› ChefTalk Cooking Forums › Food & Equipment Reviews › Cooking Knife Reviews › Treating myself to a new tool
New Posts  All Forums:Forum Nav:

Treating myself to a new tool

post #1 of 7
Thread Starter 

To make a long introduction short, my wife and I bought a new house last summer, and as of this coming Friday, we'll have closed the sale on the old house and I won't be paying 2 mortgages any more. That, coupled with a bonus check from work, and I told my wife that "after all the work in selling the house, I'm buying myself a present." (Her reaction - "It's about time, you never do that for yourself." I married well. :) )


My primary knives now are a Henckels 4-star 8" chef, a Global G-2 8" chef, and a Henckels Pro-S 4" paring. The Henckels chef is the workhorse of the bunch, often what I reach for first. The Global cuts beautifully, but because of its convex edge and my distrust of my sharpening skills, it has seen gentle and increasingly rare use. I've now sharpened all three and proved to myself that I can do that successfully and well - they all cut well now.


Running through the pros/cons of the chef's:


Henckels - On the plus side, it's sturdy and heavy. Very solid feel. It's a bit of a brute, but it's definitive in its action. On the downside, I'm becoming less and less a fan of the belly on this blade - it rocks a lot, but that seems to mean that when chopping not nearly enough of the blade is in contact with the board, so I end up with tails of uncut scallions or edges of onions that aren't sliced all the way through. The bolster doesn't bother me at all, but I think the handle is a bit too large, which surprises me as I have large hands.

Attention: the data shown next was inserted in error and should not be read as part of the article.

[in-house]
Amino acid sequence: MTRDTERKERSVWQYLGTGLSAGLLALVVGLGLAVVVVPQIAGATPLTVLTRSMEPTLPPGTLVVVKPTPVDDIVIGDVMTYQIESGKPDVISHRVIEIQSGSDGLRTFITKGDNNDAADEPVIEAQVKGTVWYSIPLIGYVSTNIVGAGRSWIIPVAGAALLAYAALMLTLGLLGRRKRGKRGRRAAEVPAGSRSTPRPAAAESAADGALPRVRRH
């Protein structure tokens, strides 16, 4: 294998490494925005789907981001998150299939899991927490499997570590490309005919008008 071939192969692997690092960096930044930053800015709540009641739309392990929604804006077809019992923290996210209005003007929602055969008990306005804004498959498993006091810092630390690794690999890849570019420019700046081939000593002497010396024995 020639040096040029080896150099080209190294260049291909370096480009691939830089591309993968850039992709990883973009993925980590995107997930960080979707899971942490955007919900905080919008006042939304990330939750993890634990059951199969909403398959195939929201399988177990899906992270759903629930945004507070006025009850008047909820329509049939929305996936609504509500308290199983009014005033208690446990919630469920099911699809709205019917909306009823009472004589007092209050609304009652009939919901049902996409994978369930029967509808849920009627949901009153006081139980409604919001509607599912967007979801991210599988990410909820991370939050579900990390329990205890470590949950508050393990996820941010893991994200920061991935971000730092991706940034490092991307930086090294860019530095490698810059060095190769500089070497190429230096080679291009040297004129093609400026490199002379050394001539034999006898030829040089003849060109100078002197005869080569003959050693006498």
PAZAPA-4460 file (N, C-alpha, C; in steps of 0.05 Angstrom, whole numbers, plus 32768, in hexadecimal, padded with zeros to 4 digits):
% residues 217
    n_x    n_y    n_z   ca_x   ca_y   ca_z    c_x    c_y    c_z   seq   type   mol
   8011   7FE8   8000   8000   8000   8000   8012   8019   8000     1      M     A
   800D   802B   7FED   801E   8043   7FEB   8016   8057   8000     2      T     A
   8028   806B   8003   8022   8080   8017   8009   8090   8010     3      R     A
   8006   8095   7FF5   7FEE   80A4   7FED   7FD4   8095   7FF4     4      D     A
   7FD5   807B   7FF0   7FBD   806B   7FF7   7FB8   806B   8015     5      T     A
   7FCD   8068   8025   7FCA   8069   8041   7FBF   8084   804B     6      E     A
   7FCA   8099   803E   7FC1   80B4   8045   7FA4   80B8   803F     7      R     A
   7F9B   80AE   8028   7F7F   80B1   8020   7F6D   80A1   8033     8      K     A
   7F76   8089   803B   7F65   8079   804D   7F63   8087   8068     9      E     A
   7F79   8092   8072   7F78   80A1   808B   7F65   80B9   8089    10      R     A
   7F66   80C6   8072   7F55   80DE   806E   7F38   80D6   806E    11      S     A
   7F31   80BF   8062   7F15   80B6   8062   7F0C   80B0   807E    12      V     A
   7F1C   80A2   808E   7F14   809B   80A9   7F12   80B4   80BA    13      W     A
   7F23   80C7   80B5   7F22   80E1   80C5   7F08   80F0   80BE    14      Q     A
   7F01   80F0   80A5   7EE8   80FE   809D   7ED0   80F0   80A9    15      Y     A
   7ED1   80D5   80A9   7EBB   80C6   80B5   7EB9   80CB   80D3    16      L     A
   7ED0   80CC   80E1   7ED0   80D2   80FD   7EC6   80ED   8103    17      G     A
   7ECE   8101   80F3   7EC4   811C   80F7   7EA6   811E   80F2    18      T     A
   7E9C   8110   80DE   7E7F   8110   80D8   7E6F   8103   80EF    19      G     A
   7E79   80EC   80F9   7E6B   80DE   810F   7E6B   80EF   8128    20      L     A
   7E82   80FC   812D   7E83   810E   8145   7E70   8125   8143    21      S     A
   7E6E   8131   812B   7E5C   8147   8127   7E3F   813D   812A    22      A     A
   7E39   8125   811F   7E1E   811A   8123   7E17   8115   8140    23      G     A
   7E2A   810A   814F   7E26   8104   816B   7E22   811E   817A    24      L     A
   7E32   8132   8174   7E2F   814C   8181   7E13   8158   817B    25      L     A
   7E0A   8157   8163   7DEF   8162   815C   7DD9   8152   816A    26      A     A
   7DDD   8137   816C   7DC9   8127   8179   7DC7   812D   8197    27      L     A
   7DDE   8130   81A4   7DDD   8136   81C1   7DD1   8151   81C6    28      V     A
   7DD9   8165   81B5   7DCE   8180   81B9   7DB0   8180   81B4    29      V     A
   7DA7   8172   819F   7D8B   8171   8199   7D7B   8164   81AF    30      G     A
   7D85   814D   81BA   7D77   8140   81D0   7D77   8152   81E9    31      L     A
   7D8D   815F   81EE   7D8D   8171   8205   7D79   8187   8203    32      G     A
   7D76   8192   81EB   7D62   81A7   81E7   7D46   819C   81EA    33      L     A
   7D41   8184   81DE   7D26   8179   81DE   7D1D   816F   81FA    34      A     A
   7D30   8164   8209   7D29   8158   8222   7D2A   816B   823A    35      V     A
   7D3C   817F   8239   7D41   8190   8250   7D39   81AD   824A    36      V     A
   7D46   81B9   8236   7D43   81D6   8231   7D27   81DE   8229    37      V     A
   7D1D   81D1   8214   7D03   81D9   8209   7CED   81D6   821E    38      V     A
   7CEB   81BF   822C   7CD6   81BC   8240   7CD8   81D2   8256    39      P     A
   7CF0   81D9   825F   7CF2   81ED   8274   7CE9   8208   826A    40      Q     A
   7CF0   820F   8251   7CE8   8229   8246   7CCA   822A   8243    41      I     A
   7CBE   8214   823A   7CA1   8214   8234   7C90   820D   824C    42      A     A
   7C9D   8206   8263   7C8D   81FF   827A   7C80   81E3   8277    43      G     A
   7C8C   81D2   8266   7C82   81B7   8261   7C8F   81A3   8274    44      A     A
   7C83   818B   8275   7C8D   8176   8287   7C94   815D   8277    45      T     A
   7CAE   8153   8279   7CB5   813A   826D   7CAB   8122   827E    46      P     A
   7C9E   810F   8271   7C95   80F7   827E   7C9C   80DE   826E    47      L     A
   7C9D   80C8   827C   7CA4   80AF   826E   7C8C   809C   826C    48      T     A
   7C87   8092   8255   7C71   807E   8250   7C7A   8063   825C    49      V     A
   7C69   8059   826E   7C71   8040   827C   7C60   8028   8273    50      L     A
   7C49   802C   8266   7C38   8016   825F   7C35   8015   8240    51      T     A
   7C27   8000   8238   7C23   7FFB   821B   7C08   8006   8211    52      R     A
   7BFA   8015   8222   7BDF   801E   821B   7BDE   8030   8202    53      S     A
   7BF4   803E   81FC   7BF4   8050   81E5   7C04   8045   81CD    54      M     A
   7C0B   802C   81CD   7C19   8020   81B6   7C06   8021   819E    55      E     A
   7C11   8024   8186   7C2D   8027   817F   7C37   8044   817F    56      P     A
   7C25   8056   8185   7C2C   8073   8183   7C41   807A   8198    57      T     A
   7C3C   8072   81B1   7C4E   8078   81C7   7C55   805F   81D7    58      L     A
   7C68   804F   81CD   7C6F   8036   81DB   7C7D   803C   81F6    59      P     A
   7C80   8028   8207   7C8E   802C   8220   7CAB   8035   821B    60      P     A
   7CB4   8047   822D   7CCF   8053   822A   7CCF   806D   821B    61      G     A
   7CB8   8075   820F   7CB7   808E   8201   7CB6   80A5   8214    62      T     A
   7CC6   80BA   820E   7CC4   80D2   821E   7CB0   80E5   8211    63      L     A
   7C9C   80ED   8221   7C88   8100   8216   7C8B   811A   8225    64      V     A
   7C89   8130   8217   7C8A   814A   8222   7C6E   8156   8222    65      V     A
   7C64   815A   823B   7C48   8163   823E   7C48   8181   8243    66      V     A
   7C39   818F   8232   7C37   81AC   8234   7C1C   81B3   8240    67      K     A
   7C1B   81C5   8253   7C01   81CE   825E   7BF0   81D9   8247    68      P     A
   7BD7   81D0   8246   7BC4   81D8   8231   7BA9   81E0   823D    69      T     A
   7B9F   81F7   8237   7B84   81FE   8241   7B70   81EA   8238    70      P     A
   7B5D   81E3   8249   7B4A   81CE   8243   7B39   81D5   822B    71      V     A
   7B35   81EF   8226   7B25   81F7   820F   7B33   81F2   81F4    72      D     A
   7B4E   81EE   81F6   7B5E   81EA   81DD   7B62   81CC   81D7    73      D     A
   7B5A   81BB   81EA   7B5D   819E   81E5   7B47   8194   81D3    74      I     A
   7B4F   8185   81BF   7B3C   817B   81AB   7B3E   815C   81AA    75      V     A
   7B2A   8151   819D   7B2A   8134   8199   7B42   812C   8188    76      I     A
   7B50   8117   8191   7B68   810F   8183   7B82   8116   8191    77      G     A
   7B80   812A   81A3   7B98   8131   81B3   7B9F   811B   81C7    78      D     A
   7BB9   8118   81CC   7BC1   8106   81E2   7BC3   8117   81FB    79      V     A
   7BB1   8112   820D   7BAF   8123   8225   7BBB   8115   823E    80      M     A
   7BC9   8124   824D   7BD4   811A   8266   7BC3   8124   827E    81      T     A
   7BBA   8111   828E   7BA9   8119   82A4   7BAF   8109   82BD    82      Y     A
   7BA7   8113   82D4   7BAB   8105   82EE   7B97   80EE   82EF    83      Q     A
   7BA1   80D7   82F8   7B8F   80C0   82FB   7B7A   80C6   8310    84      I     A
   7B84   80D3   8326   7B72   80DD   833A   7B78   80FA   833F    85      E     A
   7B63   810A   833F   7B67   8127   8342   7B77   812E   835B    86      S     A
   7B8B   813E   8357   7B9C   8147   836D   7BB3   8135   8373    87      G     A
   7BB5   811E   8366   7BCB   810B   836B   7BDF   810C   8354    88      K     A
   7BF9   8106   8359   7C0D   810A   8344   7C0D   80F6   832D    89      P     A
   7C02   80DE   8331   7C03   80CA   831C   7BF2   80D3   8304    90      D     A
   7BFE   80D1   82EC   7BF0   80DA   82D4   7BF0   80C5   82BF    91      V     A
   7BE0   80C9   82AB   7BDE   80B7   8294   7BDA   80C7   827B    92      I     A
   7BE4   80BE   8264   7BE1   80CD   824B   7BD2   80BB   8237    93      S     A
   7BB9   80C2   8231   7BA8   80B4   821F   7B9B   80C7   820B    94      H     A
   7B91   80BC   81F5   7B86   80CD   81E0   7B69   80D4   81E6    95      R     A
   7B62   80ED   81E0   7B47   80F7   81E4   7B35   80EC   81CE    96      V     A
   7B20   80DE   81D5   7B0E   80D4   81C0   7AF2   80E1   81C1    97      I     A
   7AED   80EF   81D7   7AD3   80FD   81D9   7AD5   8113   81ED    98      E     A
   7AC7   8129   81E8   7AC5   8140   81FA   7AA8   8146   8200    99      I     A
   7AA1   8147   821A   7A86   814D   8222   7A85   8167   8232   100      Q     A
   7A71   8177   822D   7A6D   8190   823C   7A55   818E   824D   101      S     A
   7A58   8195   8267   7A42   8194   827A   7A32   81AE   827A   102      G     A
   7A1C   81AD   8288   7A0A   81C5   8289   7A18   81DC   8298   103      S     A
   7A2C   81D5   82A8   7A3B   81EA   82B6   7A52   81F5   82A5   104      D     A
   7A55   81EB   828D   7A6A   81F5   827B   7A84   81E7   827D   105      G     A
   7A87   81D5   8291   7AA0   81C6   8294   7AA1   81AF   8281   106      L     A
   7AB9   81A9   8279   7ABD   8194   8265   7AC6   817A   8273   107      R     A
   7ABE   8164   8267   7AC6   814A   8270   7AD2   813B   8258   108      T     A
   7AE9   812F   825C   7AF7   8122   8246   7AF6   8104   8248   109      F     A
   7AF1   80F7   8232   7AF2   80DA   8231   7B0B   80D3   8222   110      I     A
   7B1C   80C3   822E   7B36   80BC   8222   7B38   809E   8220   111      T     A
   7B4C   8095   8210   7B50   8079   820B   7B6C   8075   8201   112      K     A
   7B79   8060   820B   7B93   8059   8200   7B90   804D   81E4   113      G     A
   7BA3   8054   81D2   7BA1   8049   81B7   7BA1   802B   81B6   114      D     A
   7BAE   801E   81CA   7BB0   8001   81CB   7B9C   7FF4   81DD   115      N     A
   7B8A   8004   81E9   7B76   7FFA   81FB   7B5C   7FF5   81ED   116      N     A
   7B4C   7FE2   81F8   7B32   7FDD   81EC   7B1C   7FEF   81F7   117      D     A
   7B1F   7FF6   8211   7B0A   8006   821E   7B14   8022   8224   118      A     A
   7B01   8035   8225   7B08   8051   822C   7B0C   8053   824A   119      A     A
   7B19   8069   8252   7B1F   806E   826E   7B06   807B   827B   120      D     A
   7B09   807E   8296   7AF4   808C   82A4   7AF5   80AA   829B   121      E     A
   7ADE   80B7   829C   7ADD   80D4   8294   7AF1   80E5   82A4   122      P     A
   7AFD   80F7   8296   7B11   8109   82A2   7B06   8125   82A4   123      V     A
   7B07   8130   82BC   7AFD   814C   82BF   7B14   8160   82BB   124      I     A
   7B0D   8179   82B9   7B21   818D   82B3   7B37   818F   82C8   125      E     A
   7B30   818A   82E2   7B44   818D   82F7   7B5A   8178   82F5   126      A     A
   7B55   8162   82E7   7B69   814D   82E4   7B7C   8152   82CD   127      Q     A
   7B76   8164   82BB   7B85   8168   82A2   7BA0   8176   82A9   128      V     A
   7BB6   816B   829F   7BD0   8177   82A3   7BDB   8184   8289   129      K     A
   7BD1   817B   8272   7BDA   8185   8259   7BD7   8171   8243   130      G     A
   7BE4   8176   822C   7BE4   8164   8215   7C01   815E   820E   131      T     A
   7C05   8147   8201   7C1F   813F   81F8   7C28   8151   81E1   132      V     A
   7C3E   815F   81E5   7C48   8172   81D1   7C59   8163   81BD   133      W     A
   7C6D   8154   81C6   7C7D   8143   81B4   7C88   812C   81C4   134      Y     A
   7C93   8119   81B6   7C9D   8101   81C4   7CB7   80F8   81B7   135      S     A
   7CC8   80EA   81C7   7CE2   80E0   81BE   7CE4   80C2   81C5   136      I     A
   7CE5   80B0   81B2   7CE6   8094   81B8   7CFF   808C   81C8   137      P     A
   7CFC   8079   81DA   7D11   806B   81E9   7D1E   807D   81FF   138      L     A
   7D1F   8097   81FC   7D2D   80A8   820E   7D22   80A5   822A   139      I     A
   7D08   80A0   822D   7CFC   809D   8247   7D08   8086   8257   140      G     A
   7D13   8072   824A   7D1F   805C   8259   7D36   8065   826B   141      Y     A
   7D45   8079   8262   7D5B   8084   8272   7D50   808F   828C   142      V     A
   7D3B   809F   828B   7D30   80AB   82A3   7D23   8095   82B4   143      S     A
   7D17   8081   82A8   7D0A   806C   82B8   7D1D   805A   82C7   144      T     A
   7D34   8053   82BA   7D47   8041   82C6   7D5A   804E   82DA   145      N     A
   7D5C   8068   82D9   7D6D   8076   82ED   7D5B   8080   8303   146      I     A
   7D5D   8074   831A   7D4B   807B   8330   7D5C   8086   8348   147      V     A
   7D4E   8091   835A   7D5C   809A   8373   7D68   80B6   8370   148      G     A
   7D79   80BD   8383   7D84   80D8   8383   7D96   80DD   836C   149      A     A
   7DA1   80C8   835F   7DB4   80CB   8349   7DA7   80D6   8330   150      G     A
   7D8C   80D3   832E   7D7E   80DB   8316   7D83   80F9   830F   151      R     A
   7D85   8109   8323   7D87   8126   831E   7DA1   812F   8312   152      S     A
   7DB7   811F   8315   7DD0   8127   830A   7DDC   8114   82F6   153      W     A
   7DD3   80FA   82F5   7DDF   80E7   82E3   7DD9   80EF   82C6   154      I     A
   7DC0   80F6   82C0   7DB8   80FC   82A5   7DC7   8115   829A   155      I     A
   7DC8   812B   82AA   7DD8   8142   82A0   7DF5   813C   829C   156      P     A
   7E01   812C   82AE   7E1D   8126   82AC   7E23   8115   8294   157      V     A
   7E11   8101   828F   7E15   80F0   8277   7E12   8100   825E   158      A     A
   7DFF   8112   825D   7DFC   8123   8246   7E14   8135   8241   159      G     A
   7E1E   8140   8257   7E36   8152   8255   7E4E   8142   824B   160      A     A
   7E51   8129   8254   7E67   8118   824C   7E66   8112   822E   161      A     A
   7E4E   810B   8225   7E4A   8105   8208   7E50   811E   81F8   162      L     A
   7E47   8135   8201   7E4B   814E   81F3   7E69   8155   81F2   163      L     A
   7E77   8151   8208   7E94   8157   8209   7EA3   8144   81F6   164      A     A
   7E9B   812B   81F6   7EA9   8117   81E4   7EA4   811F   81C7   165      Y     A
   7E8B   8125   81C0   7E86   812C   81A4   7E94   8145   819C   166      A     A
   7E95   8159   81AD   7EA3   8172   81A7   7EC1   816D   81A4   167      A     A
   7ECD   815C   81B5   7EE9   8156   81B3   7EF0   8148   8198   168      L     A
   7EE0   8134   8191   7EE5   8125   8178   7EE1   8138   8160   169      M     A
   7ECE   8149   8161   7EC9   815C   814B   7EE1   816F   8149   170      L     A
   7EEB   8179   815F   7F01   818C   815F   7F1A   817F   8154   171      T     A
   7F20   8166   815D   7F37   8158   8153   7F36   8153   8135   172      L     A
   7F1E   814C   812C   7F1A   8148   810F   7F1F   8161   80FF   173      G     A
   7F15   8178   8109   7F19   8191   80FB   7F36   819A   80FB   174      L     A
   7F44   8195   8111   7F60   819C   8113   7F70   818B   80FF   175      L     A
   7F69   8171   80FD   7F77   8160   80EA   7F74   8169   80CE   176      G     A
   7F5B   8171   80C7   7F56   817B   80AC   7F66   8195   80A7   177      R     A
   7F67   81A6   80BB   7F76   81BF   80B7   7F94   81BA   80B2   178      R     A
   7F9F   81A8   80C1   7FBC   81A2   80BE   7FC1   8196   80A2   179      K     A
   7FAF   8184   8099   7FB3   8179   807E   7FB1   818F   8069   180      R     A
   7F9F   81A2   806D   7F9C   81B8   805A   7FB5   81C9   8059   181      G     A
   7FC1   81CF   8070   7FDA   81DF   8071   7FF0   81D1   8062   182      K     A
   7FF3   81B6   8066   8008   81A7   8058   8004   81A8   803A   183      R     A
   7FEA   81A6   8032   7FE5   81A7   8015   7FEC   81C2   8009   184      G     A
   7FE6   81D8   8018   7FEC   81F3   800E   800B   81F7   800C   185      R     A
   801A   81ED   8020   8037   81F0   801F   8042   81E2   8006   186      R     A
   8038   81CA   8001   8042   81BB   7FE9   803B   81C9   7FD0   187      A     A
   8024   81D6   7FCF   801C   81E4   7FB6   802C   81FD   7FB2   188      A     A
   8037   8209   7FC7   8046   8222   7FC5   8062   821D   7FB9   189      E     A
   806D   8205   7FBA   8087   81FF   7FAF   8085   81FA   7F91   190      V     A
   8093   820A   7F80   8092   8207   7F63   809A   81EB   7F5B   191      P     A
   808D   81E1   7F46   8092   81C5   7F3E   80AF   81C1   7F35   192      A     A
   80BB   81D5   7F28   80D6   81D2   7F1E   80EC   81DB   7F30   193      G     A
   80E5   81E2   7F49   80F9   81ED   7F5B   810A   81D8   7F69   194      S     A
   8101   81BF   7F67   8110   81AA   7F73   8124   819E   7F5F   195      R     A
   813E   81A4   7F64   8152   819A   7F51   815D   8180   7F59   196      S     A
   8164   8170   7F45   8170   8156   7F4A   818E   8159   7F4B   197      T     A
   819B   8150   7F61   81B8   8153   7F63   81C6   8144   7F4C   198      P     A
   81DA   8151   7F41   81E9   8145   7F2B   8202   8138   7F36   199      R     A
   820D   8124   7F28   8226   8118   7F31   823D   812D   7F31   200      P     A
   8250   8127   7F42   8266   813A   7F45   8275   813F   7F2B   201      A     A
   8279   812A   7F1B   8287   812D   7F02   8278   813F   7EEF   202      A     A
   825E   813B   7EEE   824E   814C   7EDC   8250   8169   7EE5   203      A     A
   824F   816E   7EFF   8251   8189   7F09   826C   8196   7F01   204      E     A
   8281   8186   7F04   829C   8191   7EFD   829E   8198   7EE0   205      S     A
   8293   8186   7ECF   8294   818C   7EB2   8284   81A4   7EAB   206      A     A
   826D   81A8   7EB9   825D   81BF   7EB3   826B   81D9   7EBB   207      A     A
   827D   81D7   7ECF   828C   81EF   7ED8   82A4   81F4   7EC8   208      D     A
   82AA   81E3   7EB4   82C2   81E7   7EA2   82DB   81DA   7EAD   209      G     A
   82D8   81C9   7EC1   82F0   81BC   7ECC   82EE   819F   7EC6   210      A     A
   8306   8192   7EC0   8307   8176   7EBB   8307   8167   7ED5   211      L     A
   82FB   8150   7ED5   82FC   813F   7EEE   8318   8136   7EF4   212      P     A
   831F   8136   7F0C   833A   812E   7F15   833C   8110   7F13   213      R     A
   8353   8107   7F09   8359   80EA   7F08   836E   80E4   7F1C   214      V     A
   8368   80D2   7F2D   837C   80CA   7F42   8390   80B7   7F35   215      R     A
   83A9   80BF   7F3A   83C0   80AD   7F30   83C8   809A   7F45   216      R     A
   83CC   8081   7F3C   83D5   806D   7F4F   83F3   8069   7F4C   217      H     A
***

Global - On the plus side, it slices beautifully, especially now that it's sharper (duh). It's thin. I use a pinch grip, very loose on the handle, so its slick handle doesn't bother me unless I'm working with super-slick hands.


So, what I'm thinking:


* I will be buying a Sabatier, either K or TI, 8" chef's. This is a given I've been staring at that knife since I first joined these forums a couple of years ago to learn about them, and never pulled the trigger. It's about time. It's a French profile (less rock, more chop, I hope), it's French (purely sentimental), and it'll be my first carbon blade (takes a very sharp edge, even if it doesn't hold it as well, and I can handle the care and feeding needs). On a side note, to force a patina or not? I don't know enough yet about how this will react with foods, whether I should force one or let it happen naturally, best way to force one, et cetera. Opinions welcome.